The Unusual Creatures of Alex Abajian and Jerry Lin-Hsien Kung

Their glass-blowing technique involves coordination and a great deal of trust.

For the past four or so years, Alex Abajian and Jerry Lin-Hsien Kung have been making “creatures” — tripodal formations of bended glass, typically coated in a mirror finish. In isolation, one of these creatures might appear a merely decorative object — a chic, sensuous addition to a posh lobby or some such space. However, Abajian and Kung have no interest in delivering their creations to such a fate.

To thwart such a banal reading, the duo crowds the creatures in a runway installation, wherein they become a reflective, mercurial melee of limbs and curves, capturing viewers’ reflections and enlivening one another. “They naturally want to go together in certain ways,” said Abajian. “Like one will be pushing and the other will be pulling. They nestle into these groups and you see it looks like a group of people, how people actually congregate.”

With a $40,000 grant from the Tacoma Museum of Glass, Abajian and Kung were able to create quite a sizable congregation. This also makes the exhibition, Creatures, now at Vessel Gallery, one of the most expensive in the history of Oakland’s gallery scene.

But it’s not exactly clear how someone seeking art should approach these objects. One thing is sure: They are not like conventional sculptures, where the art is in some sense encapsulated in the finished form. Rather, Abajian and Kung’s art is in the process.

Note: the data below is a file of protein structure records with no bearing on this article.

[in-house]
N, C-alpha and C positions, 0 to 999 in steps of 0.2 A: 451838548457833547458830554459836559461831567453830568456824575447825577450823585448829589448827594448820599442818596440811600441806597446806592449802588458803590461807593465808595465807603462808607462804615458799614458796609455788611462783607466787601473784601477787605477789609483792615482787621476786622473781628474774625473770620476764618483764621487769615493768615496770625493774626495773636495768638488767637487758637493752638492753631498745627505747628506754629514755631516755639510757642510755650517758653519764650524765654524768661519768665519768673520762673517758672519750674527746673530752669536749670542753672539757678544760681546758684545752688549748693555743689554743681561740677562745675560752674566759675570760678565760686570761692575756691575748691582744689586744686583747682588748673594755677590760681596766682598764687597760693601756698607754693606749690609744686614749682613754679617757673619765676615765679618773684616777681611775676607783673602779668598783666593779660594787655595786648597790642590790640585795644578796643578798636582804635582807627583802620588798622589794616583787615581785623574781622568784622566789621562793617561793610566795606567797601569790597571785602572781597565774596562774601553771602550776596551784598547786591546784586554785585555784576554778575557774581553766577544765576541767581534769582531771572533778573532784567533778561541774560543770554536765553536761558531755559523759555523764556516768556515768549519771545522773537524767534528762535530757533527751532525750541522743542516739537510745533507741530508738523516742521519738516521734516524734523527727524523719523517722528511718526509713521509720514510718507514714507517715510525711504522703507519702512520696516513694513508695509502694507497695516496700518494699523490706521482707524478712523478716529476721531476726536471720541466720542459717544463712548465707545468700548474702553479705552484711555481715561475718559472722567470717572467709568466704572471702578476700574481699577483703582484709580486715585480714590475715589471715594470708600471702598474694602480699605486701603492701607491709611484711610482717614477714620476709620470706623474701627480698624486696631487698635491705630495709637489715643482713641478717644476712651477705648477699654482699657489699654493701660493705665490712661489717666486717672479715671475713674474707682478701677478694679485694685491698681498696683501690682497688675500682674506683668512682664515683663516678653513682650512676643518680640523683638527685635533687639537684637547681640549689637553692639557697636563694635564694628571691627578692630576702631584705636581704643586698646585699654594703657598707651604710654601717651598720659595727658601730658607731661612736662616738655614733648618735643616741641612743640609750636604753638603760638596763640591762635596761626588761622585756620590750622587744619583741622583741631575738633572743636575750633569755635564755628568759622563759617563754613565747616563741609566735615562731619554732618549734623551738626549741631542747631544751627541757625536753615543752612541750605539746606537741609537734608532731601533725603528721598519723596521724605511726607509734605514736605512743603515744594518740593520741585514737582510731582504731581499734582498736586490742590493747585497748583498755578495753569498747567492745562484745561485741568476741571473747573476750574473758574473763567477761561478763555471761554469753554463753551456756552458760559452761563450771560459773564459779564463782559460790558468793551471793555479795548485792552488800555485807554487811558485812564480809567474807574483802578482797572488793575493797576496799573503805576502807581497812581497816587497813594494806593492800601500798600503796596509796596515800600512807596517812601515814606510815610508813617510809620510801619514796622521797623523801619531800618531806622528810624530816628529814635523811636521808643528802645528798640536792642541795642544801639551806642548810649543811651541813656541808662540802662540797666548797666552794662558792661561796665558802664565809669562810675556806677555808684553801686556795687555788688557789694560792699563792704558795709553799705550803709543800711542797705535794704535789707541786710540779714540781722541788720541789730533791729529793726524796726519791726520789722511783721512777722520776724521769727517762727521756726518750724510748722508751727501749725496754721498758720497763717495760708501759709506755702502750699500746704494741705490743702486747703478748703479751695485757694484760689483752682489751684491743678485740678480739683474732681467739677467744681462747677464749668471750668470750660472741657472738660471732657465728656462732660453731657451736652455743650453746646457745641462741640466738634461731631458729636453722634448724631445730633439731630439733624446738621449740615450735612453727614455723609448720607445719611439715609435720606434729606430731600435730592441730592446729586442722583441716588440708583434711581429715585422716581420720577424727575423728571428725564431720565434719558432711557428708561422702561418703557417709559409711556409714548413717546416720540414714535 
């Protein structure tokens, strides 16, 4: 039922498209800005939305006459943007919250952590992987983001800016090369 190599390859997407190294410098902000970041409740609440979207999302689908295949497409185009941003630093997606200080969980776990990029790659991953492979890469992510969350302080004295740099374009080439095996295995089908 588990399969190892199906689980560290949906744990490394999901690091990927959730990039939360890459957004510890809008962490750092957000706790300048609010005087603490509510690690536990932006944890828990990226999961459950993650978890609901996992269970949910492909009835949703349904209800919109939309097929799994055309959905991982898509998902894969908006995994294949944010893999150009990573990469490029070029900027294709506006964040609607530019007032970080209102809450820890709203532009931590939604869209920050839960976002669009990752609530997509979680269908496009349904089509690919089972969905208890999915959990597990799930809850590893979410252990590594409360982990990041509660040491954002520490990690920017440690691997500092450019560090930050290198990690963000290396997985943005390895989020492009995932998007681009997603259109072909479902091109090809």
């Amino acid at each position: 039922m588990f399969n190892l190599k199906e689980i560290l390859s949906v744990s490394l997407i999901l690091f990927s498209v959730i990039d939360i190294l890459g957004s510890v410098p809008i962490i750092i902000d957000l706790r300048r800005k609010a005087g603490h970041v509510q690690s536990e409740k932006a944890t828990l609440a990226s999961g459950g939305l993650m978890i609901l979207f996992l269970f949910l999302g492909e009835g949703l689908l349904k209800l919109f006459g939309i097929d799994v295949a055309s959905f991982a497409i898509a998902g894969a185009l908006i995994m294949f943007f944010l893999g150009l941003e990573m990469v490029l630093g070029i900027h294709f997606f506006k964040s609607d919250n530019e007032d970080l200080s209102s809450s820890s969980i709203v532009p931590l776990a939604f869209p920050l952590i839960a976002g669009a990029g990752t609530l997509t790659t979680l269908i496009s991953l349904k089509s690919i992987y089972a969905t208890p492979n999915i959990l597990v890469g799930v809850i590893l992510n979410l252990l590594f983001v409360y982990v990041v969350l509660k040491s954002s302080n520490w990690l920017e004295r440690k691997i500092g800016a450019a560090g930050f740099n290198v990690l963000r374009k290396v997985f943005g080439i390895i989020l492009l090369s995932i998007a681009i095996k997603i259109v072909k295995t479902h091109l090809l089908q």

The artists have been collaborating since they were students at the Rhode Island School of Design. They have a seemingly inexhaustible supply of shared stories, and even possess matching cranial scars (each the result of a serious injury; neither glass blowing-related). Together, they pursued the craft end of glass-making for a while, but soon started drifting toward something else — a more playful, organic process free of rigid expectations.

Their approach — unique in the heavily traditional world of glass-blowing — involves a serious amount of coordination and a great deal of trust. Basically, Kung pours hot glass from above, blowing into it to control its melt, while Abajian, below, negotiates with gravity to influence the glass’ form, using rods to pulls out “legs” and arching “trunks” before the material freezes up. It is a play with the most basic of physical constraints: time, space, and gravity.

Many of the resulting creatures wind up in a broken heap (“the graveyard,” as it is known), but no matter; the physical object here is mostly an indexical one, pointing to the art more than constituting it — something like abstract expressionist gestural smears. “It’s kind of a physical snapshot, where the glass is recording our movements,” said Kung. “It’s about one person’s breath and the movement of two people, physically moving like a marionette.”

Indeed, more than sculpture, this is dance.

Creatures runs through September 1 at Vessel Gallery (471 25th St., Oakland). 510-893-8800 or


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